Monday, September 14, 2015

10 Class Rules for the Teacher



I read an article for teachers on edutopia.org this past weekend called, 13 Common Sayings to Avoid.  It gave a run-down of some things teachers say to their students and makes me wonder why those teachers chose this profession in the first place. Teachers, by far, set the tone in a classroom and school. By using phrases such as, “You need to try harder.”, “What’s wrong with you?” and “Why can’t you listen to instructions?”, an air of disrespect, resentment and a drop in student motivation can occur. So, I thought it could be helpful to post a list of classroom rules for teachers instead of the students. Why not? Sometimes adults need reminders about their behavior as well! Here a few not-so-serious (but, they could be serious) rules teachers can follow:


1. Use an “indoor voice” when speaking to the class. Yelling, shouting and screaming inside
is best used when watching your favorite football team play a game on tv.

2. Be kind to others. Use “Please” and “Thank-you” often. Be courteous and model kindness.

3. Walk in the Classroom. Move around and help kids with their work, monitor behavior or answer a question. Be available and mobile.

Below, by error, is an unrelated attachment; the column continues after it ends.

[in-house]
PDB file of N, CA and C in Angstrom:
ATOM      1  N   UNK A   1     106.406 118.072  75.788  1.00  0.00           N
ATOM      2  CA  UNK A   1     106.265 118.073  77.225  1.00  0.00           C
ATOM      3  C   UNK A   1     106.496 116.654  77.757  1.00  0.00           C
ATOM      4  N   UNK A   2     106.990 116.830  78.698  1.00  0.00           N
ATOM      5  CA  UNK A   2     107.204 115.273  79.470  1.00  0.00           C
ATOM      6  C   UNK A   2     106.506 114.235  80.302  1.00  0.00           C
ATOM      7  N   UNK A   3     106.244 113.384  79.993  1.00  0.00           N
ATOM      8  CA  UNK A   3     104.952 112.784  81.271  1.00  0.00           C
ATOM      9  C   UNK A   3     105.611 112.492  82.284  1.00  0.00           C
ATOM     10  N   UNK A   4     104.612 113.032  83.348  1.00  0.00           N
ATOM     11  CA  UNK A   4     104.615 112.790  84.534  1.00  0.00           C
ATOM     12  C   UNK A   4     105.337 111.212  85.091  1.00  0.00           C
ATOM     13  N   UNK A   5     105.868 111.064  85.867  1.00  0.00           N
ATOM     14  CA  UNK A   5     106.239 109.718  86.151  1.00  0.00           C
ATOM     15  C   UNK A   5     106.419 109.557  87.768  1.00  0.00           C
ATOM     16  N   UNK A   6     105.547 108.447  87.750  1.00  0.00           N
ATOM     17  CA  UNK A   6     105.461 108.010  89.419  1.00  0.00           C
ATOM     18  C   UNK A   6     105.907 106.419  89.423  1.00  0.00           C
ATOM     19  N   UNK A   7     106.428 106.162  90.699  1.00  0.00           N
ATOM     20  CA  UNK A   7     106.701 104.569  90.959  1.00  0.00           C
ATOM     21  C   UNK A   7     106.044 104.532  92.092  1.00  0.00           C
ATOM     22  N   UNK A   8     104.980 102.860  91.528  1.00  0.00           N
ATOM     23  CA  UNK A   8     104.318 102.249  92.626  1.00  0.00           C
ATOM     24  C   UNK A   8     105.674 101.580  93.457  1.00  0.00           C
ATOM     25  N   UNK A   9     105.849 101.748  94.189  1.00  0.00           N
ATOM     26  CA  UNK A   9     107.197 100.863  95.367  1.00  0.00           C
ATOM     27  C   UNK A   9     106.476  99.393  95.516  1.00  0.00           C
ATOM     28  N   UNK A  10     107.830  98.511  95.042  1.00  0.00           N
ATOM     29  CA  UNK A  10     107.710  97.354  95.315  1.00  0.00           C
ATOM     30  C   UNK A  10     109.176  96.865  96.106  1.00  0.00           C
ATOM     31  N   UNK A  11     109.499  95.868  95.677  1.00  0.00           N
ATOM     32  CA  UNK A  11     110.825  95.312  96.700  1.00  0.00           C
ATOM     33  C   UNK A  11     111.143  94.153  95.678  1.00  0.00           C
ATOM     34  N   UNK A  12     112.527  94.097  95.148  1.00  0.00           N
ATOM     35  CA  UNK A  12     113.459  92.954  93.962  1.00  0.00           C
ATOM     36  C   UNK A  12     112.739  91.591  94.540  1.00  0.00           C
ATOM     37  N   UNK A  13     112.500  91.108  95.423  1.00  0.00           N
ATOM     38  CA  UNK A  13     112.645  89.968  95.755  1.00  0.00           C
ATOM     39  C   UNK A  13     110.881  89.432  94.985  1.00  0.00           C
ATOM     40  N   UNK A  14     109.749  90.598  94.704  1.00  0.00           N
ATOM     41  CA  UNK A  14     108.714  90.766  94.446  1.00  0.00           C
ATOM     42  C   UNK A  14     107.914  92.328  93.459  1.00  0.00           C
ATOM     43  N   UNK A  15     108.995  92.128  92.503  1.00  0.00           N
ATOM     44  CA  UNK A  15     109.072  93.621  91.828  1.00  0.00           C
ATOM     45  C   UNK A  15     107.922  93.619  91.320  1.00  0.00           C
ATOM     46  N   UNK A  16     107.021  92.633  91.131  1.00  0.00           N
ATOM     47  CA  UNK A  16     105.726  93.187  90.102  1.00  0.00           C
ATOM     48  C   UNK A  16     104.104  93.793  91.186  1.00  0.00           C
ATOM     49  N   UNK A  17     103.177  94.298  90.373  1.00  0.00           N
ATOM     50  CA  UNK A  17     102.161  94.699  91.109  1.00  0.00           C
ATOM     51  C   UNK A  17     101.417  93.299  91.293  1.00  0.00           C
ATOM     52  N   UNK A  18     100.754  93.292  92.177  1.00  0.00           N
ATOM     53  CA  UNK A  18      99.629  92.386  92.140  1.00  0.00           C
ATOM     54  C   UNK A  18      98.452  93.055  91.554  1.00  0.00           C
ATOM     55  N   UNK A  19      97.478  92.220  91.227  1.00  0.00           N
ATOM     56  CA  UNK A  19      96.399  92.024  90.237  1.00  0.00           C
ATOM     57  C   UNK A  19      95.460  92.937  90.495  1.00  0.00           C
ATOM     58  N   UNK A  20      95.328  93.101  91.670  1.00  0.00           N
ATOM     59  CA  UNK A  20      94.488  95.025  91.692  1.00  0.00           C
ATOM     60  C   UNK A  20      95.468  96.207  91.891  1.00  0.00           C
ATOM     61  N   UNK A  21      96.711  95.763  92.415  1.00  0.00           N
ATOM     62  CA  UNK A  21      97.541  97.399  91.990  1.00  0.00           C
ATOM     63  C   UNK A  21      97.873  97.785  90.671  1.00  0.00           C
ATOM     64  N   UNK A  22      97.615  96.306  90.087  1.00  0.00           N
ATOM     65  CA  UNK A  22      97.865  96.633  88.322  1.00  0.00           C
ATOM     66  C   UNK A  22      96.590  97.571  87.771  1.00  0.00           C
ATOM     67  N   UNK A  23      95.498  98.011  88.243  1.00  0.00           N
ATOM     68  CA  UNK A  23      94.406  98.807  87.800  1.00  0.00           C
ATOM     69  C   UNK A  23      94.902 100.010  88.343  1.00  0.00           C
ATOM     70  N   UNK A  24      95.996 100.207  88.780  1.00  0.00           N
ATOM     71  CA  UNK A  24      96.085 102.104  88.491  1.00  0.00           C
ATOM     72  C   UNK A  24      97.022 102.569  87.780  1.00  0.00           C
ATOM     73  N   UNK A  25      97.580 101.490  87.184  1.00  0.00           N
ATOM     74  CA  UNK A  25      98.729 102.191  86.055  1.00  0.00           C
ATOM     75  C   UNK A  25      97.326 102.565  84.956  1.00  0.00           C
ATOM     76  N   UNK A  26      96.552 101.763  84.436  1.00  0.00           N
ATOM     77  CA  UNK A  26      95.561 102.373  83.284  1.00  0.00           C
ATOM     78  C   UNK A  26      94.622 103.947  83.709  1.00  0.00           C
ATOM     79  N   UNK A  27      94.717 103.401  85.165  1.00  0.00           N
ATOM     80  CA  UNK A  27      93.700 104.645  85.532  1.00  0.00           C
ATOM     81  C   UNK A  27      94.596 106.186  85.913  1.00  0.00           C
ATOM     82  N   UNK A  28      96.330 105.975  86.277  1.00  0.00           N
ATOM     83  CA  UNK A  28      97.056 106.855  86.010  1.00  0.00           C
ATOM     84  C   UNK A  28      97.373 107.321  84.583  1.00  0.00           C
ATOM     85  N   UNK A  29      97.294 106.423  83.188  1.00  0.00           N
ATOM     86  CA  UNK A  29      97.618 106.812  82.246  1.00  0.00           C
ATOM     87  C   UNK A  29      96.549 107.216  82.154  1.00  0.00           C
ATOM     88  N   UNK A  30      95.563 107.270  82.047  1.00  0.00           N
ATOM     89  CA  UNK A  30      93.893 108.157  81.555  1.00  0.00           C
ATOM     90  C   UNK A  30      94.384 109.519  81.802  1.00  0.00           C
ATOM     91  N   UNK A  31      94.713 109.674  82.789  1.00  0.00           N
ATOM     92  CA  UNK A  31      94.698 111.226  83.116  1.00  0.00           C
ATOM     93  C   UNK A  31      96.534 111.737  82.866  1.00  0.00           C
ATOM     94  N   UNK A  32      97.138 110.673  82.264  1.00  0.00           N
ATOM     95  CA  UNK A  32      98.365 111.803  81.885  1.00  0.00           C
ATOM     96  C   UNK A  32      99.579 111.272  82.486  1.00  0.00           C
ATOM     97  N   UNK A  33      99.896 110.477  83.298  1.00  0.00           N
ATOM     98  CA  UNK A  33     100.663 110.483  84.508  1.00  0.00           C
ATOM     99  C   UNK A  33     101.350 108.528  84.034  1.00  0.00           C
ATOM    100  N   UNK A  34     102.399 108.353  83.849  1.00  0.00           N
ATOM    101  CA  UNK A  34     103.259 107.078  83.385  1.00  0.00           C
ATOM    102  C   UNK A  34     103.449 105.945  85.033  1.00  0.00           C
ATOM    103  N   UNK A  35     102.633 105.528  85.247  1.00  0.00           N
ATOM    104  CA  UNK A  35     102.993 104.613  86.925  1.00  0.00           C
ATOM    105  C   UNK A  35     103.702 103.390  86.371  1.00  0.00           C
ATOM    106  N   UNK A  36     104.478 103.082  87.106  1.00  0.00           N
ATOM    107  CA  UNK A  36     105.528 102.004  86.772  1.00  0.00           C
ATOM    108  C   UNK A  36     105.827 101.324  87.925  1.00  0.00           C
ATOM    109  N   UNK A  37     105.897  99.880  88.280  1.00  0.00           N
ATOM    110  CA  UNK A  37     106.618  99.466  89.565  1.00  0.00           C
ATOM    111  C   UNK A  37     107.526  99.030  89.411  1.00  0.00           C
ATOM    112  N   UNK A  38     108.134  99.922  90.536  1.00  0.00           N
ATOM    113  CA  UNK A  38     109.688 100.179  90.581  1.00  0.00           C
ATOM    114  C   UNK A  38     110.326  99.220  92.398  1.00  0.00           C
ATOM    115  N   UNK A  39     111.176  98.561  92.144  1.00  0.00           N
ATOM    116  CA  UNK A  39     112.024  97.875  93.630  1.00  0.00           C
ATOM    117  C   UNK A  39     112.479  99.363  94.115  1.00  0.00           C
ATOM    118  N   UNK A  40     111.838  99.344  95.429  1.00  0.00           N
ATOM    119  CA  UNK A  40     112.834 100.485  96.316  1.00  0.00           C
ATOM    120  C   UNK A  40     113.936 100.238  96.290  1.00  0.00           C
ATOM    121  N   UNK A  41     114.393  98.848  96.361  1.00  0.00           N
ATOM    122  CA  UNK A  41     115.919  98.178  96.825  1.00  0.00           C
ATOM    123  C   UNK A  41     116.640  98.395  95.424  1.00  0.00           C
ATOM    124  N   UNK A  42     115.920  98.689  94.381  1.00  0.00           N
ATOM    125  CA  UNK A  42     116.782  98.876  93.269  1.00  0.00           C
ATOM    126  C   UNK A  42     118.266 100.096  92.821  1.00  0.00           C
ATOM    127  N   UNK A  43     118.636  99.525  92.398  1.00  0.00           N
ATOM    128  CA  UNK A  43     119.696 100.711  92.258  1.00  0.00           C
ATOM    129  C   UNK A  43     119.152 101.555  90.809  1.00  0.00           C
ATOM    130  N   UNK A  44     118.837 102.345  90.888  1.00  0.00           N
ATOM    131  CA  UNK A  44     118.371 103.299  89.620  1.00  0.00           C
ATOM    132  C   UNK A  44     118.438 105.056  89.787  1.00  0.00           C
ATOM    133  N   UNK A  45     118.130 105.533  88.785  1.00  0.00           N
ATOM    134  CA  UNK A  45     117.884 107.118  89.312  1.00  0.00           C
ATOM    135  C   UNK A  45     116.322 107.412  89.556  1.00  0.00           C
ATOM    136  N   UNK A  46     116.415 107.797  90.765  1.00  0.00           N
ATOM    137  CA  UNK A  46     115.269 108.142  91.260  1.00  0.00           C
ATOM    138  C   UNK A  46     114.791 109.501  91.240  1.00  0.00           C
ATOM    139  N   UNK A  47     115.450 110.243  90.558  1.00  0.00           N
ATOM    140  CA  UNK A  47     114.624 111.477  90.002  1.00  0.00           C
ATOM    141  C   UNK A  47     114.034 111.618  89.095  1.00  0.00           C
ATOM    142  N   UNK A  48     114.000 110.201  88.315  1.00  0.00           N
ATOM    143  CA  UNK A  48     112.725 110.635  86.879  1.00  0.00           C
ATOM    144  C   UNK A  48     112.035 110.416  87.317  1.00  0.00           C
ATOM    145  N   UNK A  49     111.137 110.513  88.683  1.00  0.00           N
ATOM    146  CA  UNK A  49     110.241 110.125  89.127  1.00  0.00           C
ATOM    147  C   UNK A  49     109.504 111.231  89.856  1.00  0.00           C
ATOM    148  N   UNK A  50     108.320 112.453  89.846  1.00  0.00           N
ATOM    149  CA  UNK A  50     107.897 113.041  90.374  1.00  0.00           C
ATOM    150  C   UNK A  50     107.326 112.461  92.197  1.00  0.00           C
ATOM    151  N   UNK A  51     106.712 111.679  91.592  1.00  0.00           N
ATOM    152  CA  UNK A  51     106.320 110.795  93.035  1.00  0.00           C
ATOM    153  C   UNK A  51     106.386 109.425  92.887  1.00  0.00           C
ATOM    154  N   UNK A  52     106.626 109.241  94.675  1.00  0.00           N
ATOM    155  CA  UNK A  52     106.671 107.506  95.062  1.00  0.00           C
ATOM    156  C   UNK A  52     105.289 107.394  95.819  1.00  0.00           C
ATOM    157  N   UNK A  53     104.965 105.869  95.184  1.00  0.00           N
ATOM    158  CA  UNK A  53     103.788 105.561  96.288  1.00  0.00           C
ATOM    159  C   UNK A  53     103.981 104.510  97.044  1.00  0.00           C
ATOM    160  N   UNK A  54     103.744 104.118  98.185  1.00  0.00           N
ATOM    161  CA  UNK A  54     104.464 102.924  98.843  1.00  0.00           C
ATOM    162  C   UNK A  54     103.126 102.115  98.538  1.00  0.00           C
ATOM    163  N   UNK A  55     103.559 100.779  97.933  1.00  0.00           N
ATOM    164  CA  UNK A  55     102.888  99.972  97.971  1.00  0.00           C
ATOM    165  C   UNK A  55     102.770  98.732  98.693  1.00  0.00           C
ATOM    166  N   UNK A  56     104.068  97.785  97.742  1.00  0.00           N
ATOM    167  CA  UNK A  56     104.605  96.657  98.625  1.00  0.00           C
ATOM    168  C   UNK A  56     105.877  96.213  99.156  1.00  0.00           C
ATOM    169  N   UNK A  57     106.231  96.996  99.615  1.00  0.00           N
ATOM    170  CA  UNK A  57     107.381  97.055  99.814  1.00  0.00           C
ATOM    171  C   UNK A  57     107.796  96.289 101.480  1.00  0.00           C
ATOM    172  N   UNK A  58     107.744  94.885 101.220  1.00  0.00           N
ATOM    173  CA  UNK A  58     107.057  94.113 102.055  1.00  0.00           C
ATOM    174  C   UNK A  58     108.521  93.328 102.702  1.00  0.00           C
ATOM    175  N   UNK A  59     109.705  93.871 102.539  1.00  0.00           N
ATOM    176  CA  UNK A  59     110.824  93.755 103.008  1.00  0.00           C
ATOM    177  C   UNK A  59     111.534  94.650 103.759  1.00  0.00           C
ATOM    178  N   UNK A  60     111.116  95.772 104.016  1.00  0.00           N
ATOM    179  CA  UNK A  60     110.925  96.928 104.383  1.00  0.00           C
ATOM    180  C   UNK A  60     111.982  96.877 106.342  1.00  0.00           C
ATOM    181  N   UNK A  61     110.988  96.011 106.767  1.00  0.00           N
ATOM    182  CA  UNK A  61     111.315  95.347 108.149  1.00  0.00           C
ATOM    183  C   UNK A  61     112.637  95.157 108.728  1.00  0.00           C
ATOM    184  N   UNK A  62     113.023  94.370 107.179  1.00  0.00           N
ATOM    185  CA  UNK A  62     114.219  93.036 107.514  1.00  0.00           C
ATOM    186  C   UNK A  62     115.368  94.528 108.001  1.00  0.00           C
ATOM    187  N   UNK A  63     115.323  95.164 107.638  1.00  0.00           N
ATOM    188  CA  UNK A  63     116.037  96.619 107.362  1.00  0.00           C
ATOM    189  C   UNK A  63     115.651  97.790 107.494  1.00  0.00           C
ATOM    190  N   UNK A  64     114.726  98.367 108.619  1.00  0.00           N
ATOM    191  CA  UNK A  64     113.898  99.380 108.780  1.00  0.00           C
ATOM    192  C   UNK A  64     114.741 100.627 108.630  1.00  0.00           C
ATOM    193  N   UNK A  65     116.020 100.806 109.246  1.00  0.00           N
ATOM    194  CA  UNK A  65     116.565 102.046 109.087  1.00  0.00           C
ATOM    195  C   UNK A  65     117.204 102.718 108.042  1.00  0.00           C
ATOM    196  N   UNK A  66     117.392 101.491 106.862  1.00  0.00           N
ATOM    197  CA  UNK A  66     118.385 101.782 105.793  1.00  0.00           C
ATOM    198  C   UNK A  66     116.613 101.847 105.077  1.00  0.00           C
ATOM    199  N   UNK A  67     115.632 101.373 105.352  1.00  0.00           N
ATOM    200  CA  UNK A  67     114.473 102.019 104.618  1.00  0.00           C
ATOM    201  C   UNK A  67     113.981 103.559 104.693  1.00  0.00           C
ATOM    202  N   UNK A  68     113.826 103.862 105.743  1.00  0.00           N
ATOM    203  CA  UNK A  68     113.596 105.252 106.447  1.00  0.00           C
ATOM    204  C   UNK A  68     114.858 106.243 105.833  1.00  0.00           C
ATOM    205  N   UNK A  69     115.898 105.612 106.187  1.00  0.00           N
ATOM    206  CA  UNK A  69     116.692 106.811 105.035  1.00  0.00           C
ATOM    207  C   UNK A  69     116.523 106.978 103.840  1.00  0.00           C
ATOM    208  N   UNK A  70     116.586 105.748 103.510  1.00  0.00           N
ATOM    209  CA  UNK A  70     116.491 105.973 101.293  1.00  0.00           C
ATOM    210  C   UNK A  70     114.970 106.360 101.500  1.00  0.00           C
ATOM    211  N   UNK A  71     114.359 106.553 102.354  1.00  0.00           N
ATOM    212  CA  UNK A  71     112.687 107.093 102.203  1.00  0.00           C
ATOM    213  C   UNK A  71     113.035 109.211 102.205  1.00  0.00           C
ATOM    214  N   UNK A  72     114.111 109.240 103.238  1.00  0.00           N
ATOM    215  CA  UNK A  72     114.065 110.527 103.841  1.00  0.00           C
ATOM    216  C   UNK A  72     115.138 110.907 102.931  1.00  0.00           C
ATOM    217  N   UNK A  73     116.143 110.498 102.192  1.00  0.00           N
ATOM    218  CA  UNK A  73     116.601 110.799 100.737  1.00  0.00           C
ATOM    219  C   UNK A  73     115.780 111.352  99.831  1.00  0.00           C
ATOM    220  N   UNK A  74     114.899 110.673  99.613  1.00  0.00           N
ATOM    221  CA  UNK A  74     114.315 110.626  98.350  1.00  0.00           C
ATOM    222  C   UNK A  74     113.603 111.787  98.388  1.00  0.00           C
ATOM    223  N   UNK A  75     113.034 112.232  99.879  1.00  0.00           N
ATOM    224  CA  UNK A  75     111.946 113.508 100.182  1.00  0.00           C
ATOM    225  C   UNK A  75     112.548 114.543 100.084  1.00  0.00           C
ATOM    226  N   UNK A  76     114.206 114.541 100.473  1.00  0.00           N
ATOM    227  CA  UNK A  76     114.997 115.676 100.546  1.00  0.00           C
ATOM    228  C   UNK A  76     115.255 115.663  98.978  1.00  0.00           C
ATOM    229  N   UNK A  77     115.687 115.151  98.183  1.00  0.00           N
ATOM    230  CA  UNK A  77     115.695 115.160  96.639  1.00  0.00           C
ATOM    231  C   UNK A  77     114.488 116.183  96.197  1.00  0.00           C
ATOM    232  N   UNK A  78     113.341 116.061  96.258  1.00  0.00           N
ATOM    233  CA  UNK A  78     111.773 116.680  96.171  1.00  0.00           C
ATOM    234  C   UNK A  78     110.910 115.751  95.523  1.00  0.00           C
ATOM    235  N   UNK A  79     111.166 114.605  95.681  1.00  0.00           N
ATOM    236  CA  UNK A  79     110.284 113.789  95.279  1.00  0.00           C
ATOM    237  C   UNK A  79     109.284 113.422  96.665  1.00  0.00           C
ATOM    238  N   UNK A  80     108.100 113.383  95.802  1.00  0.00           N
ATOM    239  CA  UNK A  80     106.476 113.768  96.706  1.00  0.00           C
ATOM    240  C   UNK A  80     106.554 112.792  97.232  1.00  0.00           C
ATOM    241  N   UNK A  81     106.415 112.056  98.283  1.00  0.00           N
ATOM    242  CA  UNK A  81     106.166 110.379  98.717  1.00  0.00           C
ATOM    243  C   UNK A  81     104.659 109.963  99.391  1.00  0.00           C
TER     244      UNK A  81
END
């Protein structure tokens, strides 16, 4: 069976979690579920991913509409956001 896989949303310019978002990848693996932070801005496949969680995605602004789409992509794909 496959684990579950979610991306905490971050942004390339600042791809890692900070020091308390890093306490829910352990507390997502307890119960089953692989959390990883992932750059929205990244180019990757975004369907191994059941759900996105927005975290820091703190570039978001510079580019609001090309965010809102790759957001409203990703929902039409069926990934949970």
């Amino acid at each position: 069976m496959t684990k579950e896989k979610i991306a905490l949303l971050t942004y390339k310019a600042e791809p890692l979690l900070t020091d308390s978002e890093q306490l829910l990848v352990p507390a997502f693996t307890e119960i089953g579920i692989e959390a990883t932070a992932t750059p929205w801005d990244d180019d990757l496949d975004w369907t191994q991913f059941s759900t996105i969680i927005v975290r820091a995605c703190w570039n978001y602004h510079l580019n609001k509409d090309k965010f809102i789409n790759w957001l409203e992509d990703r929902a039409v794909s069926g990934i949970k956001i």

4. Be a good listener. Listen to your students. Listen if a student tells you he/she is being bullied, doesn’t understand, is having a bad day, or didn’t eat breakfast.

5. Clean up after yourself. Keep clutter and dirt to a minimum. Allow students spaces to move freely and safely. 

6. Come to class prepared. Have your lesson plans for the day done, materials prepared and resources ready.

7. Follow instructions. Refer to the IEP, remember the request to call a parent after school, follow through with staff responsibilities. 

8. Stay on task. Teach not text, mark homework, give students one-to-one support or prepare for the next lesson.

9. Hand in work on time. Mark your student’s assignments in a timely fashion and hand them back within a week or two of the due date! Kids learn through their mistakes. By providing students with immediate feedback, they are more likely to retain the information.

10. Do your best. Seek the advice from your seasoned colleagues, look for resources, collaborate and never stop learning how to be the best teacher you can be!

2 comments:

  1. I really like number 9! As a student I hated when teachers took two months to grade papers and return them. Thankfully the majority of my teachers during my academic career followed this rule.

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